South Africa is home to 83 percent of Africa’s rhinos and 73 percent of all wild rhinos in the world, according to U.K.-based Save the Rhino International. In recent years, a growing demand for rhino horns in Asian countries, mainly China and Vietnam, for their purported medicinal properties, has led to a drastic surge in rhino killings, according to figures released by conservation groups.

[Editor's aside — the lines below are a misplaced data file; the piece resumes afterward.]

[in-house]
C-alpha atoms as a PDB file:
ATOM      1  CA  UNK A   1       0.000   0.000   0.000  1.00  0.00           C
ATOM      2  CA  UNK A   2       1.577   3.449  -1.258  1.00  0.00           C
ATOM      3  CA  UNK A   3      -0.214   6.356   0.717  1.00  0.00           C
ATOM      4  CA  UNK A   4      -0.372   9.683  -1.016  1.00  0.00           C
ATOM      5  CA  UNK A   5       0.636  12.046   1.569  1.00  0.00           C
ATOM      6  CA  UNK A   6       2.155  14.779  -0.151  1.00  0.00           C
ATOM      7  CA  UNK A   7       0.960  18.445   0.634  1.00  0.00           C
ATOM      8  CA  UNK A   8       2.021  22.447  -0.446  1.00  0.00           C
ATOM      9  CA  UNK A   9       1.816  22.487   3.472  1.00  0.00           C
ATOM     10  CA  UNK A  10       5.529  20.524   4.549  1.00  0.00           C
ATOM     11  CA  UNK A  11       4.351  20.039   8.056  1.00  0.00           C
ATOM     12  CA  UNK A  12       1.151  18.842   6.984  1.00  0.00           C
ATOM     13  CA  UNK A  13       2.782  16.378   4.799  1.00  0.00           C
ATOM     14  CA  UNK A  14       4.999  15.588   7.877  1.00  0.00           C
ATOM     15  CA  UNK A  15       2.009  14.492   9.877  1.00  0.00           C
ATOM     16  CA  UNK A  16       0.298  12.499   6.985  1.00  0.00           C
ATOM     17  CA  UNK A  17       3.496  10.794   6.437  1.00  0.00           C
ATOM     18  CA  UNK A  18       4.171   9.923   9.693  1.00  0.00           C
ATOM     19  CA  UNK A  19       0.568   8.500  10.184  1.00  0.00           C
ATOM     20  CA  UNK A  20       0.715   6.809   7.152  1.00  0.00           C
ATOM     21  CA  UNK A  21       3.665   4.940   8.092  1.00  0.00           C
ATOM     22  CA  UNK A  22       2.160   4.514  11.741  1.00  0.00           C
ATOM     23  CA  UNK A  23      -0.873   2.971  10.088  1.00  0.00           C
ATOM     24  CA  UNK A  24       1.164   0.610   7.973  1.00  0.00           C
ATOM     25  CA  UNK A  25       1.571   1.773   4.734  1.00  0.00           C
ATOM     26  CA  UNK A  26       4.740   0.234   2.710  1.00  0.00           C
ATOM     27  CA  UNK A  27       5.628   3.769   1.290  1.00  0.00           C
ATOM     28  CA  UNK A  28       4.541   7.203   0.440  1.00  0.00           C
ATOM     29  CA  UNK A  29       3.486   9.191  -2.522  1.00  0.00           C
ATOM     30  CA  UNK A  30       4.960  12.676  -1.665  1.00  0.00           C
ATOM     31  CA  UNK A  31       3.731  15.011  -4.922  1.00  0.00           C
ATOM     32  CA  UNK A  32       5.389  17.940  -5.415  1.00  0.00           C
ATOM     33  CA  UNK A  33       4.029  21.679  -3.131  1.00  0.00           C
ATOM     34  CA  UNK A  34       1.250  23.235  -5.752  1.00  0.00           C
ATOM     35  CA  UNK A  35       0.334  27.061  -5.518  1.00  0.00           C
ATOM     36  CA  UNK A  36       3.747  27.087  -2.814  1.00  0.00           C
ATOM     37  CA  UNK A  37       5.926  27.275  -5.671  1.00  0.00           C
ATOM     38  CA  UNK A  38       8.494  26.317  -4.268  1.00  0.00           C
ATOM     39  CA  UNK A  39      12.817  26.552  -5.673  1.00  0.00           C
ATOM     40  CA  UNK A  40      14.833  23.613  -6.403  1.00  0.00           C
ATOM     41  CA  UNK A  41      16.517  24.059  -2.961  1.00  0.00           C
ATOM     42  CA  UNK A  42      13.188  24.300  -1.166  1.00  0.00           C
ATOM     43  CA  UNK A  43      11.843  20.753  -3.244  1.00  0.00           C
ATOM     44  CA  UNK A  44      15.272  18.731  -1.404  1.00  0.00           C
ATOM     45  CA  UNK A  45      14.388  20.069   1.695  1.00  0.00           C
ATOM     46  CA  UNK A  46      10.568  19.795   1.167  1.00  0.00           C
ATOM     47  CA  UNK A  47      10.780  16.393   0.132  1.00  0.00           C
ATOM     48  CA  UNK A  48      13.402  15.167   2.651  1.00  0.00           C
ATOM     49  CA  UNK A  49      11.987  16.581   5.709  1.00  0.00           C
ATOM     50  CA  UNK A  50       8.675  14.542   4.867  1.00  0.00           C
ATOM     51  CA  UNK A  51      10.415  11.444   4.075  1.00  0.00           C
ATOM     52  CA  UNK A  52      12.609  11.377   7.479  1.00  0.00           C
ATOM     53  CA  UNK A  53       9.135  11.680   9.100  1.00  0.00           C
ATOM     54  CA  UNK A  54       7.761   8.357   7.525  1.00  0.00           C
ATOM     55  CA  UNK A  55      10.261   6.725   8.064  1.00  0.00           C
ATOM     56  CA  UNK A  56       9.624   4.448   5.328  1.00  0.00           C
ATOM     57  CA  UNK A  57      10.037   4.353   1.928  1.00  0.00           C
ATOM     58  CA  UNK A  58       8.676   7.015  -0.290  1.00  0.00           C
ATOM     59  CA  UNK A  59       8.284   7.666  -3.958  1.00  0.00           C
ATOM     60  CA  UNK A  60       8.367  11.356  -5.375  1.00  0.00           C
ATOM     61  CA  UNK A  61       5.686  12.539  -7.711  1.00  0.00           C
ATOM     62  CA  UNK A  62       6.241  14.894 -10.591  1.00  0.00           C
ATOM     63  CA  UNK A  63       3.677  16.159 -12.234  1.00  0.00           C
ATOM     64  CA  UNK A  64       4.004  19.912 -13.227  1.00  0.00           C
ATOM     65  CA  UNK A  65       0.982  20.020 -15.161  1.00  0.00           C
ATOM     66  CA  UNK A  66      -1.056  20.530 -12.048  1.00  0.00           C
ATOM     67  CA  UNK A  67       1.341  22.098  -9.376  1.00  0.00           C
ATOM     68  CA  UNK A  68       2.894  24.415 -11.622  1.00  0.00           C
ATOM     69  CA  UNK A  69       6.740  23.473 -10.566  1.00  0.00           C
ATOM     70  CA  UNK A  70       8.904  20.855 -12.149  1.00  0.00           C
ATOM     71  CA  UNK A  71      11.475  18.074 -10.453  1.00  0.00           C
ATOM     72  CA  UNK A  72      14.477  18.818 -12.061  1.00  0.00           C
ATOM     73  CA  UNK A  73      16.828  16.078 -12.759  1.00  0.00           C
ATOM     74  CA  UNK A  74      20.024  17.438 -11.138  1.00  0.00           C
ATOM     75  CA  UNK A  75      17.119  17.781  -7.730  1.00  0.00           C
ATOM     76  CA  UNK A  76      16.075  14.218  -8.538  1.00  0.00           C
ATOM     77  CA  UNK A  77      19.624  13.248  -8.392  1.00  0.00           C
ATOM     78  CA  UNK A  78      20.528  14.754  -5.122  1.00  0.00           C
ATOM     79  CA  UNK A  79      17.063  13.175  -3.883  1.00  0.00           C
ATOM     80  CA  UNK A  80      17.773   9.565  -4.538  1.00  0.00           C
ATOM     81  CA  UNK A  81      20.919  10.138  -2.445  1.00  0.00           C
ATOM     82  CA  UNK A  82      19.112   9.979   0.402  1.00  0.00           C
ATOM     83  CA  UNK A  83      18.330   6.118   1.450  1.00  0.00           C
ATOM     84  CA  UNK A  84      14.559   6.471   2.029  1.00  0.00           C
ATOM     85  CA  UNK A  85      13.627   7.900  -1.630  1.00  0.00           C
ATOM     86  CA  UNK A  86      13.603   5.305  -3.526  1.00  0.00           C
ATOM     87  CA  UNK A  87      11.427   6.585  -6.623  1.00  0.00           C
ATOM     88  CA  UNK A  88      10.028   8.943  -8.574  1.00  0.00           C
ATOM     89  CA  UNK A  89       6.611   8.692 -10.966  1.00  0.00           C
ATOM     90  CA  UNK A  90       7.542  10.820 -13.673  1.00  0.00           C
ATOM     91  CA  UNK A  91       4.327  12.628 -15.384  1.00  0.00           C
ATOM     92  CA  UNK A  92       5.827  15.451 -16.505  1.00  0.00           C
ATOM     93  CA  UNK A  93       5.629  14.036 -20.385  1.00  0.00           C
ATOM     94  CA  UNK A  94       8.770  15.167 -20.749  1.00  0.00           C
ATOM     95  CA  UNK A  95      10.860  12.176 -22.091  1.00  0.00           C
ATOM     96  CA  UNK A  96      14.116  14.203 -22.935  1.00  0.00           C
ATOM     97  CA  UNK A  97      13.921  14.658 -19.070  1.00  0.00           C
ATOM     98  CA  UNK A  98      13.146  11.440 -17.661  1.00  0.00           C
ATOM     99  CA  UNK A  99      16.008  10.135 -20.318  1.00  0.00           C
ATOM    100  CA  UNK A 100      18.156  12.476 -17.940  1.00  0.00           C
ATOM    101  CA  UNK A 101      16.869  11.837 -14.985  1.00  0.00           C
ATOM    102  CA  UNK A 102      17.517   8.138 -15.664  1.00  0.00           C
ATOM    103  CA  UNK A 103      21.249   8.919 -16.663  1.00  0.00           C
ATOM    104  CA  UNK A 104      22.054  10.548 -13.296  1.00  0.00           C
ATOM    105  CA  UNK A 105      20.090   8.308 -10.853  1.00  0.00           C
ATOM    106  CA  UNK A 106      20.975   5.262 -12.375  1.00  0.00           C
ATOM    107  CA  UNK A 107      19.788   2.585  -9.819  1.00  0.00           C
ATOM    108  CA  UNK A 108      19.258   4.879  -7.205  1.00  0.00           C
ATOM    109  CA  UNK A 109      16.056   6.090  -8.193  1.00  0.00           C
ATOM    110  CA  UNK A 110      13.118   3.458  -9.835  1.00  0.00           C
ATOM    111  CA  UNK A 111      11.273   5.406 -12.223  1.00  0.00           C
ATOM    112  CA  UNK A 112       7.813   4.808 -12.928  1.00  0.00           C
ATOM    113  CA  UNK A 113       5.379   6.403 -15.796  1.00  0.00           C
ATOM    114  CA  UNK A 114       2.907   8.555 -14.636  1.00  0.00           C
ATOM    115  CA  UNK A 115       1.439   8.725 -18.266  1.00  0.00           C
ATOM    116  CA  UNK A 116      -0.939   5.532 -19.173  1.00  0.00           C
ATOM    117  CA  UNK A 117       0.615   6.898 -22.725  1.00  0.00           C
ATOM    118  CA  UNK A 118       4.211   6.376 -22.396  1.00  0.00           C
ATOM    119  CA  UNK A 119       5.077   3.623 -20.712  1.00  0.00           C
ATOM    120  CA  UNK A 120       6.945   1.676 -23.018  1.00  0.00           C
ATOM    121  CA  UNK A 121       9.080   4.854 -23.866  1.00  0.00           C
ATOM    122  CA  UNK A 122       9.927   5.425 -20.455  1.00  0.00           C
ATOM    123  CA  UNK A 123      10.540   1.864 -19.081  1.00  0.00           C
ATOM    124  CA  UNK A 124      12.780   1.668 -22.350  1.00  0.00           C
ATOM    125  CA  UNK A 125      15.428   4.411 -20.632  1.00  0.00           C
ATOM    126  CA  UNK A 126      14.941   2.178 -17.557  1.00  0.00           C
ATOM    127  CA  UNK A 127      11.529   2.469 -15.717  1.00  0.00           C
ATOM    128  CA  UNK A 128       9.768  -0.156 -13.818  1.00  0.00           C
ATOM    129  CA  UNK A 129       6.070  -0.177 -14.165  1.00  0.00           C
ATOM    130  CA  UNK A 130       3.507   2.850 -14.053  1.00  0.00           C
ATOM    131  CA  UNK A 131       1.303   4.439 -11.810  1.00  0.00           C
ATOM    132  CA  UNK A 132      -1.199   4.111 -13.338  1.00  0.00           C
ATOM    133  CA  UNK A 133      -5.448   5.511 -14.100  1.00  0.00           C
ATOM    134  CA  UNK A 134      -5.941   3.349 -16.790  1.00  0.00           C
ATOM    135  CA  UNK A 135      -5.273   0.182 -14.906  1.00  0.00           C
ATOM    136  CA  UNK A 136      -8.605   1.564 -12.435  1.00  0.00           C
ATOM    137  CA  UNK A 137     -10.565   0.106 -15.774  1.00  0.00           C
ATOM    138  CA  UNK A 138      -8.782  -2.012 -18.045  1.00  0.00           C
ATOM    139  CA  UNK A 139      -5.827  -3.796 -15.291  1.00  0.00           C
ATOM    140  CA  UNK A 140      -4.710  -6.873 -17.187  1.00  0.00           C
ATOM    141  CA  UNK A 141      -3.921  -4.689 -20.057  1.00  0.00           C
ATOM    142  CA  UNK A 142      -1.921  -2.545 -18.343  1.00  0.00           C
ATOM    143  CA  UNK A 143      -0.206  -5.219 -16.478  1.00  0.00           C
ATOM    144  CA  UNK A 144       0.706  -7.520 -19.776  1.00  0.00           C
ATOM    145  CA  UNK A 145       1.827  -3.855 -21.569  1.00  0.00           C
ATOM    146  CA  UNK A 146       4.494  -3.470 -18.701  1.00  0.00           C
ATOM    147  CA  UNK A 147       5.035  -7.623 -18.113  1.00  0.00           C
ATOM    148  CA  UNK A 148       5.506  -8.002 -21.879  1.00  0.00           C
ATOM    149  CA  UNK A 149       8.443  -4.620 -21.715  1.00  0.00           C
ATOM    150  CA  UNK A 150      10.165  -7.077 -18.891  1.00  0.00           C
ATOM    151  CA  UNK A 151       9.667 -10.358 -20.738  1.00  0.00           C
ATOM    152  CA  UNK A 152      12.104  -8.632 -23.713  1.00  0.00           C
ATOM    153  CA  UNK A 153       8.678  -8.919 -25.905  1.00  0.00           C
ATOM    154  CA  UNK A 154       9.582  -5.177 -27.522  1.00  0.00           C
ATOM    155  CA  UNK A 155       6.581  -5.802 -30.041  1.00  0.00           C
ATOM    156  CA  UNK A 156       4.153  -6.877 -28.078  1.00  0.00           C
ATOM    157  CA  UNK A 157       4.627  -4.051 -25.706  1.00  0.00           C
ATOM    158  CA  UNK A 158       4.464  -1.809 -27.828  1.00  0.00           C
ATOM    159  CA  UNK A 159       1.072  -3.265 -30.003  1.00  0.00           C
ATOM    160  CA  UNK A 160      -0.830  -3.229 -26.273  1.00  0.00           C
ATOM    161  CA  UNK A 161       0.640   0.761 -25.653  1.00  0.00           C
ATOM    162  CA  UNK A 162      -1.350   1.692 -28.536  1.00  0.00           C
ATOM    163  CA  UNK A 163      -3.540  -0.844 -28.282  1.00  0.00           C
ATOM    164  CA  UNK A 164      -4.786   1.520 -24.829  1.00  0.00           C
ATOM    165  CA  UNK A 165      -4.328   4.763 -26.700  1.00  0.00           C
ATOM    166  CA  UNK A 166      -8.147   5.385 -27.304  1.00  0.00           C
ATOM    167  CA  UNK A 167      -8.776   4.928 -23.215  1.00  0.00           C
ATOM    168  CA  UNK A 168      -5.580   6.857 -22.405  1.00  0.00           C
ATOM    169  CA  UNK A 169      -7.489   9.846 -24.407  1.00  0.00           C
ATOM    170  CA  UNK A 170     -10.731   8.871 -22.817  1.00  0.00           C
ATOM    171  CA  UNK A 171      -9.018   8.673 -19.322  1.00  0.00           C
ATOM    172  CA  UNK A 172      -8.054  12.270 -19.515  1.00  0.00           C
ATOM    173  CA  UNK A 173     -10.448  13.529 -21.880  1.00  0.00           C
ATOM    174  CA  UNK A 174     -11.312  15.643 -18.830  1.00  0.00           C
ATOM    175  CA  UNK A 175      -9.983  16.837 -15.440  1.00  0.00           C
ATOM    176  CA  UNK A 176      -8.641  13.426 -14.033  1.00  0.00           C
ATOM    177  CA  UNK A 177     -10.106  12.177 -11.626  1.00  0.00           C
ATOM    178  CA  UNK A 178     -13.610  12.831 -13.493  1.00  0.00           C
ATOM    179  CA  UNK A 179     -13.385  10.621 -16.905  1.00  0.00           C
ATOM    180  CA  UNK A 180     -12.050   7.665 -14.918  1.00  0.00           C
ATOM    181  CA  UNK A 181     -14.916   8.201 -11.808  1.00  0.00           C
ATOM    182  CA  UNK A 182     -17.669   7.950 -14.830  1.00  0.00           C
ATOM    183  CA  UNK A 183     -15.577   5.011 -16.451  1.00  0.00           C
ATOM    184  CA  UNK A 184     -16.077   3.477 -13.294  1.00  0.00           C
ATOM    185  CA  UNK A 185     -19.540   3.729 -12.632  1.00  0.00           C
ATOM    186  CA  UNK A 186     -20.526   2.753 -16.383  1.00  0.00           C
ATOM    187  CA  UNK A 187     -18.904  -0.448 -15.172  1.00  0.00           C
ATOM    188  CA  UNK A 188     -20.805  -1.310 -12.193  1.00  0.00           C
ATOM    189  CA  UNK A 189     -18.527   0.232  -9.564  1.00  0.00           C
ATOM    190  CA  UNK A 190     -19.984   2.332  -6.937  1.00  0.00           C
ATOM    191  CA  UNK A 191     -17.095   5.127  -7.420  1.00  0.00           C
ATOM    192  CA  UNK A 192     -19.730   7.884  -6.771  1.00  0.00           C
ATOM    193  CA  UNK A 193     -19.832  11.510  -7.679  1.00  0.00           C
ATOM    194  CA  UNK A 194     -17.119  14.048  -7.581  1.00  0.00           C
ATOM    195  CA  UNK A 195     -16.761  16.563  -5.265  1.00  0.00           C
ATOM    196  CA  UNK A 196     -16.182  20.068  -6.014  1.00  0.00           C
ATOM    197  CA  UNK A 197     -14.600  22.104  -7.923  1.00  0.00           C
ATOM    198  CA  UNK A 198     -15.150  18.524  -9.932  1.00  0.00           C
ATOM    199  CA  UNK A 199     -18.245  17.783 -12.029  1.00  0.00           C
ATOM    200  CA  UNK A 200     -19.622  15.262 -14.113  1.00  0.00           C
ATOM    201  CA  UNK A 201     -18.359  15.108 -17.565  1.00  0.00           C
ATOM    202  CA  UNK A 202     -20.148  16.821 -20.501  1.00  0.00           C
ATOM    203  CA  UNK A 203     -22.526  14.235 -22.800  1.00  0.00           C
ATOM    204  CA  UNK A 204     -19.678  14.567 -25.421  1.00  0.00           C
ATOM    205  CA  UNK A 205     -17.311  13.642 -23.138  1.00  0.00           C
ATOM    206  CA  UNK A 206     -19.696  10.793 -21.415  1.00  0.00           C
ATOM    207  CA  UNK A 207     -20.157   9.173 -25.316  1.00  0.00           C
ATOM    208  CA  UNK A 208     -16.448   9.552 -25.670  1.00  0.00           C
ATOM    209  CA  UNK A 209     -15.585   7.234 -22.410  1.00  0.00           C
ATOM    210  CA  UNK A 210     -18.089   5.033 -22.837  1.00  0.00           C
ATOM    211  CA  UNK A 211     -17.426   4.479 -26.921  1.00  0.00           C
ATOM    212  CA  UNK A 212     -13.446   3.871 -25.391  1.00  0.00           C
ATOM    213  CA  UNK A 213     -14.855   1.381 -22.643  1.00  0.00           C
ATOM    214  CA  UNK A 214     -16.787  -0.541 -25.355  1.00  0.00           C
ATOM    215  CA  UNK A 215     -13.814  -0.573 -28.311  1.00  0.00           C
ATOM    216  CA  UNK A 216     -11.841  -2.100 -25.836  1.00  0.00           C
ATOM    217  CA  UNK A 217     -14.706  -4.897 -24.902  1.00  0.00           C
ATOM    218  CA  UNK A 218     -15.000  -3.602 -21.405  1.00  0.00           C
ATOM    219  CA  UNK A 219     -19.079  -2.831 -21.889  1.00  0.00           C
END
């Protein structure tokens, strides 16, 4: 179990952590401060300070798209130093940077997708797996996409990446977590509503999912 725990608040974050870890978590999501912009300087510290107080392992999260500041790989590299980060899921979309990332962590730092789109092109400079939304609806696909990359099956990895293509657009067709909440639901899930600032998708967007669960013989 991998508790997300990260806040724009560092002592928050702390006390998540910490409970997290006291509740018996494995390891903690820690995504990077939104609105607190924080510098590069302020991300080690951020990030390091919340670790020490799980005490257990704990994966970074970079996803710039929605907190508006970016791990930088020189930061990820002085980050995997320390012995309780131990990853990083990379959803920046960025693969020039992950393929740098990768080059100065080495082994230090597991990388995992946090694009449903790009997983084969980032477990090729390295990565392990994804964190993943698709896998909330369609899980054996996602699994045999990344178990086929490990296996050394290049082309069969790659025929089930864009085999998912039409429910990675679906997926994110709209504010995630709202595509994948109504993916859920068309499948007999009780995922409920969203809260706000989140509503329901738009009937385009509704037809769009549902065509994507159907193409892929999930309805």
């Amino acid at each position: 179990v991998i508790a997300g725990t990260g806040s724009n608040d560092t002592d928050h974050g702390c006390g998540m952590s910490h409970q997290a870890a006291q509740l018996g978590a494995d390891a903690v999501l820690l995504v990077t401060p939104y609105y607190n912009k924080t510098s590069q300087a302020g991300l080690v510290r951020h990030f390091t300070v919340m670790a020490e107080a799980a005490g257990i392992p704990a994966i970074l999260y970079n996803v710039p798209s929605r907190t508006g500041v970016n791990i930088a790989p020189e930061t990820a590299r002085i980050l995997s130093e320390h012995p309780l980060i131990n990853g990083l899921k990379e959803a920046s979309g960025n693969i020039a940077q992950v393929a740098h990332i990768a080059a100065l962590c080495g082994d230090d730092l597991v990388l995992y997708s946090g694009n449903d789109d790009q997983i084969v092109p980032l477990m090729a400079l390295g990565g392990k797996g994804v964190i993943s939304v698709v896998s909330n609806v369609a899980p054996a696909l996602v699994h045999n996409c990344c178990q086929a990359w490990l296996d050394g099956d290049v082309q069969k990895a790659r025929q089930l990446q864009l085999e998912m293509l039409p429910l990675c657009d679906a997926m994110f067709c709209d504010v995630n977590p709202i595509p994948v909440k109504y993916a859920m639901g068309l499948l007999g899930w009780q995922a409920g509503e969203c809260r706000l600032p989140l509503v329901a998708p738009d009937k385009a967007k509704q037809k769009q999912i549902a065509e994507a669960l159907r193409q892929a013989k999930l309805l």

“For any proposal to be confidently put on the table for other parties to even support, I think one needs to be clear with the facts,” Rose Masela, a senior official at the Department of Environmental Affairs, or DEA, reportedly said. “There’s very little we can do about the belief in the use of rhino horn that exists in other countries. Legalization would be a more medium-term solution.”